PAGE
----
Anti-Semitism Arises Once Again – What is the Biblical Basis to Oppose it?
It’s quite unusual to find a Christian author or teacher that favors Israel who isn’t also a dispensationalist. And it is difficult to find a dispensationalist who isn’t also a Christian Zionist. Nevertheless, in Gerald McDermott, we have an Anglican theologian, Israel scholar, and author who is not dispensational, but who advocates for Jews everywhere, especially those living in the present state of Israel. McDermott has written extensively on the subject of why Israel should be valued by Christians rather than repudiated for their historical rejection of Jesus as the Messiah. Given the intensifying controversy surrounding the Israeli-Palestinian conflict, and the growing disapproval of the Israeli government by many Christian groups, a timely analysis of the situation appears most warranted.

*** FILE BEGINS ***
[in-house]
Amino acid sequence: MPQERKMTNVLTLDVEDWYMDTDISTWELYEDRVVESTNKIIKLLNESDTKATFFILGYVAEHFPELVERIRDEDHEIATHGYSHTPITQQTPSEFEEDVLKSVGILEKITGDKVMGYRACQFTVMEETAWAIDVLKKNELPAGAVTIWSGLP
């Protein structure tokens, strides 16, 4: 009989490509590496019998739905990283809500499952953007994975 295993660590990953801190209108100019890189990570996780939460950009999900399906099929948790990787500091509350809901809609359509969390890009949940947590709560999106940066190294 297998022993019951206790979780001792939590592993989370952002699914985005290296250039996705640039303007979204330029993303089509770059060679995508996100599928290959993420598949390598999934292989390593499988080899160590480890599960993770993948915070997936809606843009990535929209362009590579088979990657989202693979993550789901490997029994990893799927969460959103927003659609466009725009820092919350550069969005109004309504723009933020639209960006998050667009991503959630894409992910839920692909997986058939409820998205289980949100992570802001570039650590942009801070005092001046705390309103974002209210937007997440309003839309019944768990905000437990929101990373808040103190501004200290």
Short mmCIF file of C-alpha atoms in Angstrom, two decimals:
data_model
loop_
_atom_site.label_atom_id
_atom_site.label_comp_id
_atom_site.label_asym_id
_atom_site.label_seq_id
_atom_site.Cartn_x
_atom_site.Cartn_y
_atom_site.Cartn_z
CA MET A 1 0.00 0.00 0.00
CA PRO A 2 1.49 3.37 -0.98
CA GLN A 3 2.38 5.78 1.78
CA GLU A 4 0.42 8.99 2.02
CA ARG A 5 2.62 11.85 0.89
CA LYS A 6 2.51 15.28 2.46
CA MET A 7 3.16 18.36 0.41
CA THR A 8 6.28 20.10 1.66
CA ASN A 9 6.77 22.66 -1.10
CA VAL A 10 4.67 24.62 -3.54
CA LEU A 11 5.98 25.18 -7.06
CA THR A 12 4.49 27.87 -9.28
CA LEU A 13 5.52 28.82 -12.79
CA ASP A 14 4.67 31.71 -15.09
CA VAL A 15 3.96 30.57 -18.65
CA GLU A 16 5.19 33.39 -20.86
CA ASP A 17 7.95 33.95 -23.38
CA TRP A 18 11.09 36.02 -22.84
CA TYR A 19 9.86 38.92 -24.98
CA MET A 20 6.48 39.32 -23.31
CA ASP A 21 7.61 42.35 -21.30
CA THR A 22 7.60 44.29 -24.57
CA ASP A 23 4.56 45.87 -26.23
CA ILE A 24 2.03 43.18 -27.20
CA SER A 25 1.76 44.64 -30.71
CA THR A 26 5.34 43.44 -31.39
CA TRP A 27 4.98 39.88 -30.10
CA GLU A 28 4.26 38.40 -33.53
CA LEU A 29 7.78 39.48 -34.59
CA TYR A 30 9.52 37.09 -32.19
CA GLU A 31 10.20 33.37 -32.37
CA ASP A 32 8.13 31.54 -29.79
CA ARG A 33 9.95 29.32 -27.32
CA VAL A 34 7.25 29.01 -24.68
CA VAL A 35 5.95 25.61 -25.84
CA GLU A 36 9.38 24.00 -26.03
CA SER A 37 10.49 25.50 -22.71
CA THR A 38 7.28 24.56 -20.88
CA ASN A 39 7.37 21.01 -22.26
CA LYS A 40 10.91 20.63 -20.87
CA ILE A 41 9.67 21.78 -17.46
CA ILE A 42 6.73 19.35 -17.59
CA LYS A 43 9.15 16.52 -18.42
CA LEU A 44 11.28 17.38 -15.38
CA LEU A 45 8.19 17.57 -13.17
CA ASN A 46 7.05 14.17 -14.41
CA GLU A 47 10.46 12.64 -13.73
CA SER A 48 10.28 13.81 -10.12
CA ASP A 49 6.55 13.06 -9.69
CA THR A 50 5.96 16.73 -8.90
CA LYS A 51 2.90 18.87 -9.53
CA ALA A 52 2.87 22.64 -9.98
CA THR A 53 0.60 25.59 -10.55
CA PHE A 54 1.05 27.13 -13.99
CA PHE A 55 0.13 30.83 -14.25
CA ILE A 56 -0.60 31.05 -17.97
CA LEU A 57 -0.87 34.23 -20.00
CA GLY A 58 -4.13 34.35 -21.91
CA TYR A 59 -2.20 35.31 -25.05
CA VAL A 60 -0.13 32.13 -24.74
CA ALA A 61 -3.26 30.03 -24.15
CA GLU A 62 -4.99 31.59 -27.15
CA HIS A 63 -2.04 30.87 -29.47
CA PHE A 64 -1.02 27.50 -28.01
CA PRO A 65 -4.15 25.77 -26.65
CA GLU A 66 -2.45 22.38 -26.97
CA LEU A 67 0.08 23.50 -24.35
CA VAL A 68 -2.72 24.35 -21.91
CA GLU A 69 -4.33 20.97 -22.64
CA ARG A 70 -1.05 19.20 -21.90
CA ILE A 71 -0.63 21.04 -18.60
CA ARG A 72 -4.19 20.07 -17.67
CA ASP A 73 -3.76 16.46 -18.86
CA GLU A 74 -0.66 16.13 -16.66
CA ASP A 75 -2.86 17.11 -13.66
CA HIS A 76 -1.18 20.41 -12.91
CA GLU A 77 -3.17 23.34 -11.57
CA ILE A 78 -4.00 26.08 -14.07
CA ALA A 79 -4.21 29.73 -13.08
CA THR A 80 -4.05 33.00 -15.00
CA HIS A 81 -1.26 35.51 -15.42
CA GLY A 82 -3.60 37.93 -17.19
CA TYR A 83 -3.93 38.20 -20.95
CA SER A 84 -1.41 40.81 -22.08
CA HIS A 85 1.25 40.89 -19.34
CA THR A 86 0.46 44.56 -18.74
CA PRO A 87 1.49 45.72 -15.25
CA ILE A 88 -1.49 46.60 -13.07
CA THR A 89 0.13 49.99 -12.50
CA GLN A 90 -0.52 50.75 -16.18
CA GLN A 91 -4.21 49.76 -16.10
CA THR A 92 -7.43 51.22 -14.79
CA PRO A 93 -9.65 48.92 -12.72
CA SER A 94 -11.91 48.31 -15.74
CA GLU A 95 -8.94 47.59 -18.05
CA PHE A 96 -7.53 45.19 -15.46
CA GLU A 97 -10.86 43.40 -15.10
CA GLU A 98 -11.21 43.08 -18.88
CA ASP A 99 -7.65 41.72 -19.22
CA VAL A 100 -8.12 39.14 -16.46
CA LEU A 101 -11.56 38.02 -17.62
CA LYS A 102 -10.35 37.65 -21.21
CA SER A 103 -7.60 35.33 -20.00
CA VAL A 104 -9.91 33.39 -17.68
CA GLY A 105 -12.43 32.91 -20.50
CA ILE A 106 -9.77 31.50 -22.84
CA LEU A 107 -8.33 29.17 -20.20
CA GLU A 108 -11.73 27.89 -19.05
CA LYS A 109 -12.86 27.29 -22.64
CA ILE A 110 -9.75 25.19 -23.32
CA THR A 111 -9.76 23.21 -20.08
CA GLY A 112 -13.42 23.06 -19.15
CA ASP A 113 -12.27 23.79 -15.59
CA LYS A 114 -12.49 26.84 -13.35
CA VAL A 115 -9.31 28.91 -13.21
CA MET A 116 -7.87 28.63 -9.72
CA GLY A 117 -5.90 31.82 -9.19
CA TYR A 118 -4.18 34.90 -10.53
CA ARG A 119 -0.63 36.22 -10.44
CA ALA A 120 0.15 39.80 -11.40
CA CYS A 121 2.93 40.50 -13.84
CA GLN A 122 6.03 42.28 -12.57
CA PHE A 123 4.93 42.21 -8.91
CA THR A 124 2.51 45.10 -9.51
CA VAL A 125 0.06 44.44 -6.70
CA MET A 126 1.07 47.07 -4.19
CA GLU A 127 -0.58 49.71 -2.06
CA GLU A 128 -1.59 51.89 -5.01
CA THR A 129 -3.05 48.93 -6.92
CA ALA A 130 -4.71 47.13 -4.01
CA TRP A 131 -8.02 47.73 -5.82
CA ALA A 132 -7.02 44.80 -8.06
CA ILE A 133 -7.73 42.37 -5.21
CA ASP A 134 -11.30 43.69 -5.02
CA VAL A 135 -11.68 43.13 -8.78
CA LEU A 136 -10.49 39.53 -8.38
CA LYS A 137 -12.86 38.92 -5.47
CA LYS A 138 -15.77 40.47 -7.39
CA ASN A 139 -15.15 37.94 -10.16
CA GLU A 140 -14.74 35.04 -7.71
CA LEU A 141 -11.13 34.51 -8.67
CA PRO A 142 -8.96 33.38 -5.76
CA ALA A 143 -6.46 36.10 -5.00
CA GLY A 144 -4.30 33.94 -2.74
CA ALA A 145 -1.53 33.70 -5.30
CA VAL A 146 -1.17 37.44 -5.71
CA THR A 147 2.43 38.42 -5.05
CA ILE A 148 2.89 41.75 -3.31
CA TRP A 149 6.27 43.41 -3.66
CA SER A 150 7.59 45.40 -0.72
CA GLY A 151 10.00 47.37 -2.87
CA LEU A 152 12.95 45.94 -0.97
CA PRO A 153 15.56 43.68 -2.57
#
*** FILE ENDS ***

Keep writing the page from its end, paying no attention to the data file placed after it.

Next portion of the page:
In this article, I begin by pointing out while McDermott’s advocacy of Israel is welcomed and proceeds from an eschatological basis, his rationale owes as much to “Christian guilt” over our historical treatment of the Jews, as it does to truly biblical commitments for why Israel should matter to Christians. To be more specific, his theological basis dismisses the dispensational hermeneutic, seeing Dispensationalism as a birthplace for wild prophetic speculation and fundamentalist dogma. McDermott offers an alternative basis for favoring Israel. His viewpoint is gaining traction and thus, it is worthy of consideration. My goal in penning this piece affords only a short analysis of his perspective, it is a relevant way to begin when considering the conventional basis for supporting Israel, commonly identified as Dispensationalism. Additionally, while affirming Zionism (limited in its proper meaning here, advocating solely for Israel’s right to exist in its historic Middle Eastern land), I will provide a counter-argument to McDermott’s point of view, which comprises my main reason for writing; that is, asserting that Dispensationalism is a respectable, historical, and indeed, the strongest hermeneutic for why Christians should care about Israel. Obviously, one could write an entire book on the subject. This I hope to do in the months ahead. Here I will provide what amounts to no more than a prolog.